The Oklahoma Lottery Commission this last week voted to wait for the Legislature to decide whether people should be able to claim lottery prizes through an anonymous trust.
This should be a slam dunk decision for the legislature.
Funds collected through the sales of lottery tickets are no less public funds than those collected through other state imposed fees. The primary purpose of the lottery is to raise state funds to pay for education, just like property taxes. That money should be accounted for in the same manner.
State Sen. Clark Jolley, R-Edmond, correctly questioned the possibility that those ineligible to play the lottery, such as commission employees, could use a trust to claim a winning ticket.
Commission members will study the issues, but said since lawmakers wrote the lottery law and should have the final say on changing it.
“The key issue is transparency,” said George Charlton, a commission member from Tulsa, who heads the panel that will delve deeper into the issue.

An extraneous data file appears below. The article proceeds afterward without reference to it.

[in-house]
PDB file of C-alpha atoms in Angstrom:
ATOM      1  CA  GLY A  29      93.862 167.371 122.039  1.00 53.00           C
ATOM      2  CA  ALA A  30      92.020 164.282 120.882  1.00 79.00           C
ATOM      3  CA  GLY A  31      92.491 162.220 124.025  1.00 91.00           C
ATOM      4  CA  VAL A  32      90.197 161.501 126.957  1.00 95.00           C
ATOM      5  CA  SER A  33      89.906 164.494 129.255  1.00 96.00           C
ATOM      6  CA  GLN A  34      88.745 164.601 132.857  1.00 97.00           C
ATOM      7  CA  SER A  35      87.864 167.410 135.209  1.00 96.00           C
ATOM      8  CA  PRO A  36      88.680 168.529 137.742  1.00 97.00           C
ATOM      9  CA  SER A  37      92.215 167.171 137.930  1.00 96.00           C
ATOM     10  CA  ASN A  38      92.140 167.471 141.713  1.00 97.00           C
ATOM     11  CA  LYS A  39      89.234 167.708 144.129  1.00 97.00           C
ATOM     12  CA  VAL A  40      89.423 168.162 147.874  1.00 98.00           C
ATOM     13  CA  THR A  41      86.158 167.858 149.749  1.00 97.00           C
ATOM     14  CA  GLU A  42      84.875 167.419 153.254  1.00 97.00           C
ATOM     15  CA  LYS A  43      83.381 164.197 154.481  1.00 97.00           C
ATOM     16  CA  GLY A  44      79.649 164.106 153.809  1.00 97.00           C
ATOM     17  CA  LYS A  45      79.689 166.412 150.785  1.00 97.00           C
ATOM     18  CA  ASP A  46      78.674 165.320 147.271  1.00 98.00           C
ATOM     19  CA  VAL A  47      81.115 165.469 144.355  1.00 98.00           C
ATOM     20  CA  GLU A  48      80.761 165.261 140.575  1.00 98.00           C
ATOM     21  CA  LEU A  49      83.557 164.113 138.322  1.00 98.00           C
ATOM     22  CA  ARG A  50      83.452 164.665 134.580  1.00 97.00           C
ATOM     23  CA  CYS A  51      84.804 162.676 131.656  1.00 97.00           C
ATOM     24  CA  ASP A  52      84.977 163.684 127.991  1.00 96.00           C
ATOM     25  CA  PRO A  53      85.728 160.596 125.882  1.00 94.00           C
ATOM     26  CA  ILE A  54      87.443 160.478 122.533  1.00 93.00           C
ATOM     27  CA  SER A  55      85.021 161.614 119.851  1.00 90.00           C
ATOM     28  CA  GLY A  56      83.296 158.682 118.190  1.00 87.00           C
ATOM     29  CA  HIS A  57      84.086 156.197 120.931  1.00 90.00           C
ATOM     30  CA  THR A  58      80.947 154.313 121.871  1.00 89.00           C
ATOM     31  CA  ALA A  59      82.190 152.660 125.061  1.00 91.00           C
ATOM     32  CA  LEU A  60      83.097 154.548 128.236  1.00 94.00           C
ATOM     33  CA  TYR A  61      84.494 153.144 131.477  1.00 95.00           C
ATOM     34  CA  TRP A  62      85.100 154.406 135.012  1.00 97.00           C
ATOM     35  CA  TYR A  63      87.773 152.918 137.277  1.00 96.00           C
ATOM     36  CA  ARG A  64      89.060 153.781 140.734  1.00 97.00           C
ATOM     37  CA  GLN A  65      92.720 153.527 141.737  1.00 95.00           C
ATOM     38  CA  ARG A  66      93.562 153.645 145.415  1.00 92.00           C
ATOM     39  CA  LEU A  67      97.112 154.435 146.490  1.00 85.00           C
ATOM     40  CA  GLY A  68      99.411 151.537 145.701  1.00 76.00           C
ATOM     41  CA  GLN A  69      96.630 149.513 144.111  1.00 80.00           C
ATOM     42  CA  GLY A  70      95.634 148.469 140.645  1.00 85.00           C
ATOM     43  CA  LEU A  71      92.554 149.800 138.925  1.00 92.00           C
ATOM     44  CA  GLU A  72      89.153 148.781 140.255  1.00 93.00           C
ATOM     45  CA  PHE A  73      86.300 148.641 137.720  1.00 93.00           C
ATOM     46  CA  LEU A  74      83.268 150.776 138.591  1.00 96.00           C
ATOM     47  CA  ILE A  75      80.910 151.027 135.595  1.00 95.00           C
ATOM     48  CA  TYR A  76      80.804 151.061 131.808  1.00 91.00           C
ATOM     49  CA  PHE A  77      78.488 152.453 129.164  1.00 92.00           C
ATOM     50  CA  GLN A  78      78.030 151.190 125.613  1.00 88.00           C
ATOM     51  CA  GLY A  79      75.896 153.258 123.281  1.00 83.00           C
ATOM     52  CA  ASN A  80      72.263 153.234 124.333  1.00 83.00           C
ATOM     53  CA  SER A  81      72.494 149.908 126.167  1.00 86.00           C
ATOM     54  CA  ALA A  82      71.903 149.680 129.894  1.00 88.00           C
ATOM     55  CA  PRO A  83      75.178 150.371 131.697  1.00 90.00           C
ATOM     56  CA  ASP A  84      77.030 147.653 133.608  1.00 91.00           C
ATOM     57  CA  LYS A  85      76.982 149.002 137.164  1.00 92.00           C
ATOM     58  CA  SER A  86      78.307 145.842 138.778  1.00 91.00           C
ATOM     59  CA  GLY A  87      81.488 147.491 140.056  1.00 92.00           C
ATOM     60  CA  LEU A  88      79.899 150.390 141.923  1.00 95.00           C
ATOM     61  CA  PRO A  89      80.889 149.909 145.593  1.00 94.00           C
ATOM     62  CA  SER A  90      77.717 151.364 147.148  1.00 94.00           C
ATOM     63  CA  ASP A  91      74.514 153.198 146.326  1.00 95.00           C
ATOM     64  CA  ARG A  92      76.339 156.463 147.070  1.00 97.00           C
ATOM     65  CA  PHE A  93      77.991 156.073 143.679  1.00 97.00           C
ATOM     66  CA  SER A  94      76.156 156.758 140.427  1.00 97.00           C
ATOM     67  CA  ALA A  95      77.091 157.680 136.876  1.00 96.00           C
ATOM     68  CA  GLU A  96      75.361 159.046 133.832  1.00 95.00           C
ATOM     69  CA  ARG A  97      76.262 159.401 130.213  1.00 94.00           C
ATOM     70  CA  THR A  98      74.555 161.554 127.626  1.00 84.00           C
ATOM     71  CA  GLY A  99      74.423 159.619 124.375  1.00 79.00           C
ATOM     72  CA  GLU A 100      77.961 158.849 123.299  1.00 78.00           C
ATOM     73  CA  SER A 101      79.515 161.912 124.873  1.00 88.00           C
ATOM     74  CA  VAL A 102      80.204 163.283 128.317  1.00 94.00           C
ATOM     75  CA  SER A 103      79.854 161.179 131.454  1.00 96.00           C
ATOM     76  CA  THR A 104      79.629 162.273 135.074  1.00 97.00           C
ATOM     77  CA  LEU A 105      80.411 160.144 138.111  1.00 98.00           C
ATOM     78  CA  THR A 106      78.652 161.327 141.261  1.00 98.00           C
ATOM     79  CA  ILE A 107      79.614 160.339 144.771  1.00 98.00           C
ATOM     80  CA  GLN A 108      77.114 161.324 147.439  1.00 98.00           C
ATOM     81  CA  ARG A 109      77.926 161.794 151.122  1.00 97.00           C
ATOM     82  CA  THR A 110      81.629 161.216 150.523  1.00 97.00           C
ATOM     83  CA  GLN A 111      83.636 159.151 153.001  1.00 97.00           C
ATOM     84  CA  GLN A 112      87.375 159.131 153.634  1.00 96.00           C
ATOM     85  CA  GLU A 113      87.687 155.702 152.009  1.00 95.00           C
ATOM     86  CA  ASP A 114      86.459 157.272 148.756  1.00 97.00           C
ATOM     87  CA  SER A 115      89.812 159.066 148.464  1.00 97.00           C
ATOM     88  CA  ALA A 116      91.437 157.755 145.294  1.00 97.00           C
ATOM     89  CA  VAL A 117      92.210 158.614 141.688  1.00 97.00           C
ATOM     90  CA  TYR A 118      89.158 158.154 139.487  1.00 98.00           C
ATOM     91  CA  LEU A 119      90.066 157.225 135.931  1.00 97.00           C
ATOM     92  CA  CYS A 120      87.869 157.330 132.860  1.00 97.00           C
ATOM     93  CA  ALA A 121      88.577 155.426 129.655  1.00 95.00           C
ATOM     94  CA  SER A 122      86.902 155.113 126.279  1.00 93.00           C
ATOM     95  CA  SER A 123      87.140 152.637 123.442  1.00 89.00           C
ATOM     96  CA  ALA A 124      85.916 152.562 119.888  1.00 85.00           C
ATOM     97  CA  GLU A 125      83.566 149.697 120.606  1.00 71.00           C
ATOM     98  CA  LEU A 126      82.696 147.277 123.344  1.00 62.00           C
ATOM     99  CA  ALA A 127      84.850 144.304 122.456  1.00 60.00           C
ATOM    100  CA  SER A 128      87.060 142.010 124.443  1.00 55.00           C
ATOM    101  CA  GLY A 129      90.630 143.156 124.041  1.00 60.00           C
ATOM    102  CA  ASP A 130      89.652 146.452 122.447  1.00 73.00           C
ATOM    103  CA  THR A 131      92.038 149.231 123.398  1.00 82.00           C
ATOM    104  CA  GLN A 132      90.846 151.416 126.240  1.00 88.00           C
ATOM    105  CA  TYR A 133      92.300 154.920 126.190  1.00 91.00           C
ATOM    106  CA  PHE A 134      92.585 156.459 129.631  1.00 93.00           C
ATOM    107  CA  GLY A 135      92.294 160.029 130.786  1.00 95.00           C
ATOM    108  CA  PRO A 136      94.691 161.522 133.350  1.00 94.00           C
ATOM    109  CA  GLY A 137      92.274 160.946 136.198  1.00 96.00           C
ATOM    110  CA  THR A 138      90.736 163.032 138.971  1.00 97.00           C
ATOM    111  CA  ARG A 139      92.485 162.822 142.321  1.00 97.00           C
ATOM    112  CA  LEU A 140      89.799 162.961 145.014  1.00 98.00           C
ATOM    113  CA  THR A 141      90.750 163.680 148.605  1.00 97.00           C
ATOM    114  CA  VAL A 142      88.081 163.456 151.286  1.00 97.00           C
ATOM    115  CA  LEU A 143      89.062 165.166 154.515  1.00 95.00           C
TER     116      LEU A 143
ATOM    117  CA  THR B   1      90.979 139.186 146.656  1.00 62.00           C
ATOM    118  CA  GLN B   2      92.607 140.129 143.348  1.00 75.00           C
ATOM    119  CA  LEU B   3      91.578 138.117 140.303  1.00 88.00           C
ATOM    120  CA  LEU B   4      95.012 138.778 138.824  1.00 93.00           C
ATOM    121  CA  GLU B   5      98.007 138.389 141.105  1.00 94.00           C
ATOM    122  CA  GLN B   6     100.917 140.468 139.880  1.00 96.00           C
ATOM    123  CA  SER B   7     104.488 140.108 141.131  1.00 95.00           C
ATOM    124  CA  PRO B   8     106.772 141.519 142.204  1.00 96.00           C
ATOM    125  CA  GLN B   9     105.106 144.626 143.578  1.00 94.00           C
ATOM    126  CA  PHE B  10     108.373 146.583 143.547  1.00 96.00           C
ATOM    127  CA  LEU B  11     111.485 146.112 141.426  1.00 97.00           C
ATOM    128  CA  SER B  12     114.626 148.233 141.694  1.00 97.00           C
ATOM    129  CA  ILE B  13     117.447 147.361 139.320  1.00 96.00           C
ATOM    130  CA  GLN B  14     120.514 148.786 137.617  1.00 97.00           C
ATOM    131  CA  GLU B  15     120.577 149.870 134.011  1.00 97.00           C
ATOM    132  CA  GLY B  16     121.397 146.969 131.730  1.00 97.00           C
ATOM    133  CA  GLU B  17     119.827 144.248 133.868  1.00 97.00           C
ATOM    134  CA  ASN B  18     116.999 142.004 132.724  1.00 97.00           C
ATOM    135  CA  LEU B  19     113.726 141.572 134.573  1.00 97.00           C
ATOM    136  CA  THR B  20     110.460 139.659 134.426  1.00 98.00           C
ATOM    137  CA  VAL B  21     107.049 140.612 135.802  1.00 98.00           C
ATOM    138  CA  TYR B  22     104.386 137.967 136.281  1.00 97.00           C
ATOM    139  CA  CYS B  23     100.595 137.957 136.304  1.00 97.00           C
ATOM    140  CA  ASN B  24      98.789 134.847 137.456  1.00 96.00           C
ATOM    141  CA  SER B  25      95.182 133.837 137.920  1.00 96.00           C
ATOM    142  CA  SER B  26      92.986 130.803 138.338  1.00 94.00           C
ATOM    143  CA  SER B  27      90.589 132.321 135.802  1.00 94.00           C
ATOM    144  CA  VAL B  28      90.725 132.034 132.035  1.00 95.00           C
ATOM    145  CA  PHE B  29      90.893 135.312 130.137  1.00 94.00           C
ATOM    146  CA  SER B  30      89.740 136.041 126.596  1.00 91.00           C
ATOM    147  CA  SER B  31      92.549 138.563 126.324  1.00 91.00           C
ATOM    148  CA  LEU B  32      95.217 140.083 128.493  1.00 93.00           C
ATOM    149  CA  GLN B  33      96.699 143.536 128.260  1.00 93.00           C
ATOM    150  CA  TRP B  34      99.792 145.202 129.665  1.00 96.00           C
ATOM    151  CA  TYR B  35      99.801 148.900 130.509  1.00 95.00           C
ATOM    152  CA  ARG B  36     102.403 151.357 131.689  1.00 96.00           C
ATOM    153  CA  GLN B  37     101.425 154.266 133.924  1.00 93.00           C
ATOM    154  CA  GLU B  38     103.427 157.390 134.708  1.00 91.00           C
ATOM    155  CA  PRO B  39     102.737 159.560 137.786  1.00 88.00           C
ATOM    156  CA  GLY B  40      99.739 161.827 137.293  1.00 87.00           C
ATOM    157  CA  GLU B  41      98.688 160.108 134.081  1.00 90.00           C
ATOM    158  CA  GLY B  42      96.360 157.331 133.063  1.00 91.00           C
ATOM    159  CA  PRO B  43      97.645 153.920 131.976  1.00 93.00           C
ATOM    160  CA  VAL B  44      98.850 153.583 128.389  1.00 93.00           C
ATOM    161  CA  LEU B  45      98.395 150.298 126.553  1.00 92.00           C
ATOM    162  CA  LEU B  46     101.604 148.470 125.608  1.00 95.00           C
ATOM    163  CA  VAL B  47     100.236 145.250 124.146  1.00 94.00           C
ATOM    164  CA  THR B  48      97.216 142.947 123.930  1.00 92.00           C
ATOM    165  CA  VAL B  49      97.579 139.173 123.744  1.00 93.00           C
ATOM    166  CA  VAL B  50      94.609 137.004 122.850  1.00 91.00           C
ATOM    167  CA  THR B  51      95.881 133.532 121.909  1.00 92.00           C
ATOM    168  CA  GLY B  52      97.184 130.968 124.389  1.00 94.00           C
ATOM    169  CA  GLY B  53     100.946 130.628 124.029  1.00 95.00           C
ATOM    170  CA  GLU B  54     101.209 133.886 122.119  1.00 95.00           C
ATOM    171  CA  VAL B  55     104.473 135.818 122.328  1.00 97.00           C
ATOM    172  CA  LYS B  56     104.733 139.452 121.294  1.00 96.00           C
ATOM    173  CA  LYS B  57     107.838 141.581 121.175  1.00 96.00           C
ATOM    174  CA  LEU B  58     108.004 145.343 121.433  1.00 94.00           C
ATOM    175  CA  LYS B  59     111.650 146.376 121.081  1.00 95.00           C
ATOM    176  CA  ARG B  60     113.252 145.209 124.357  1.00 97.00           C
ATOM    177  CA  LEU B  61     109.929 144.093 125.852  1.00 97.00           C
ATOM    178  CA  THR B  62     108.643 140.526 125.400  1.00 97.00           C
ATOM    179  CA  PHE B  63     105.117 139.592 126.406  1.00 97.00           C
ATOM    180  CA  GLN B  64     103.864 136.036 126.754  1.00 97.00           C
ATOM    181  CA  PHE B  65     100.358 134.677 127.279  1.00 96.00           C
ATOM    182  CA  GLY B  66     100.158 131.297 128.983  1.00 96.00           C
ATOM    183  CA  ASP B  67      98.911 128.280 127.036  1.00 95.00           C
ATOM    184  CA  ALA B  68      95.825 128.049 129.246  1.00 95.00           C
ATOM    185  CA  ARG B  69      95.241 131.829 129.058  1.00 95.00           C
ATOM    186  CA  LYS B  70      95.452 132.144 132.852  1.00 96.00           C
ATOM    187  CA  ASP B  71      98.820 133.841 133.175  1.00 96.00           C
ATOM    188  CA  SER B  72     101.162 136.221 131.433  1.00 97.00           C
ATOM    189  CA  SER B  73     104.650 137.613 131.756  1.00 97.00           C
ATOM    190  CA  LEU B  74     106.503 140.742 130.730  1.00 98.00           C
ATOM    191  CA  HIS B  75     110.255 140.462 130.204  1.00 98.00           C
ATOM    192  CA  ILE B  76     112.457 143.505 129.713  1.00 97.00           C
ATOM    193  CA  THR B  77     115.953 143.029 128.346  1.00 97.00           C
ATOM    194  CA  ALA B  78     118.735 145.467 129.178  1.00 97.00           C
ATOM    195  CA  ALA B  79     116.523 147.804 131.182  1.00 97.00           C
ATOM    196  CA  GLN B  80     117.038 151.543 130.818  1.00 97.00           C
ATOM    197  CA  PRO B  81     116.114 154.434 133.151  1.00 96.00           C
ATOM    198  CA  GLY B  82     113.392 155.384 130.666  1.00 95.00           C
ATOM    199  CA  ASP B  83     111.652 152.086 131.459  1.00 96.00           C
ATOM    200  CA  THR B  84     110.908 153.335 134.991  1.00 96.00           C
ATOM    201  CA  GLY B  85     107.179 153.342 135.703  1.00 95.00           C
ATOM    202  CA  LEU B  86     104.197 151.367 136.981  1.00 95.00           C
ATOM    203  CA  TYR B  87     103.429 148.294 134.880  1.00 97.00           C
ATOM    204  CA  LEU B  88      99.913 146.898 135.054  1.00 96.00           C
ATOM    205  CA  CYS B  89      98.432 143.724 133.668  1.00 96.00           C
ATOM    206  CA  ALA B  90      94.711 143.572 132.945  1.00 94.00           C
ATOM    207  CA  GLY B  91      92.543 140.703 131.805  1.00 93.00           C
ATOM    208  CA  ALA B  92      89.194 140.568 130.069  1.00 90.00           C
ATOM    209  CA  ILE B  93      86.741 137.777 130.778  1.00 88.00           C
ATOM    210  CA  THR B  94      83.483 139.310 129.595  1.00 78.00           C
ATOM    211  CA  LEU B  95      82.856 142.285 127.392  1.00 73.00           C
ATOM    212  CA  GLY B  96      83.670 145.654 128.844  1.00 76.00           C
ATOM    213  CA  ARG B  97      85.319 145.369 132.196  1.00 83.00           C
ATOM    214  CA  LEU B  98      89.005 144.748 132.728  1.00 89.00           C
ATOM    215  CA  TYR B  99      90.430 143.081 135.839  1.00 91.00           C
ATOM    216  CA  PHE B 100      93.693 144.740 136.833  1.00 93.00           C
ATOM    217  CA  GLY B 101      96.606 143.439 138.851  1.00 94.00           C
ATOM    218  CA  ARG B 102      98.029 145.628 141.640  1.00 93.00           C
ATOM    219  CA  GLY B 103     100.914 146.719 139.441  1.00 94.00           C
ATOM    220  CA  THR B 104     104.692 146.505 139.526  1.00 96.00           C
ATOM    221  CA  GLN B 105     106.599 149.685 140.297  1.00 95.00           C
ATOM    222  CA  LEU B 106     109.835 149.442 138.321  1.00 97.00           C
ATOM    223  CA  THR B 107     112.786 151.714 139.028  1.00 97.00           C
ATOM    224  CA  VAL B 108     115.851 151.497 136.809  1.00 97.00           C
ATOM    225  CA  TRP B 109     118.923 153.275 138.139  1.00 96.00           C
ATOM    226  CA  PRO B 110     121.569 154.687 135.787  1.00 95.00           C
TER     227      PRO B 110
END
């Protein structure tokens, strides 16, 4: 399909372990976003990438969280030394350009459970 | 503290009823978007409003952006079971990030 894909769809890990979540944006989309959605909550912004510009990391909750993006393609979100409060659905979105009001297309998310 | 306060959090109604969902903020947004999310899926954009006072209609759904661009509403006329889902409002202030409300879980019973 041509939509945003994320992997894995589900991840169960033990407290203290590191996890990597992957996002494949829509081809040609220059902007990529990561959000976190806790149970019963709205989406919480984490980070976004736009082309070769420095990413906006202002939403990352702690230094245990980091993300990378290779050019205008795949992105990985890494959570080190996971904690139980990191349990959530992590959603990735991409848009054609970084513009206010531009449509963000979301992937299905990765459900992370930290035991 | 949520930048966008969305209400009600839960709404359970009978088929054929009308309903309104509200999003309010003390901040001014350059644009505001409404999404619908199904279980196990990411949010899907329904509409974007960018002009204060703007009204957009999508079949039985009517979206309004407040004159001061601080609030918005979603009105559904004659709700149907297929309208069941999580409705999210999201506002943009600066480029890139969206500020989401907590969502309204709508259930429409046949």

The people of the state are pouring the money into the lottery fund, and they have to right to know who the winners are. When the first “trust fund” claimed a $400,000 lottery pay-off in September, speculation as to winner’s identity went wild.
How many people want to play a game where the winner’s name may be kept secret?
Total openness is the only way to operated a fair lottery, and that’s the only kind of a lottery we should except in Oklahoma.
Most states with lotteries, including bordering Kansas, require that lottery prizes go to individuals. One state allows a trust to win, but not a blind, or anonymous, trust. Another state allows a trust to file a claim, but requires public disclosure of beneficiaries of the trust.
Rep. Jolley says he will sponsor bill next year that would prevent people from claiming prizes through a trust unless the winning ticket was bought by that trust. He said Oklahomans were promised accountability when they approved the lottery at a statewide vote.
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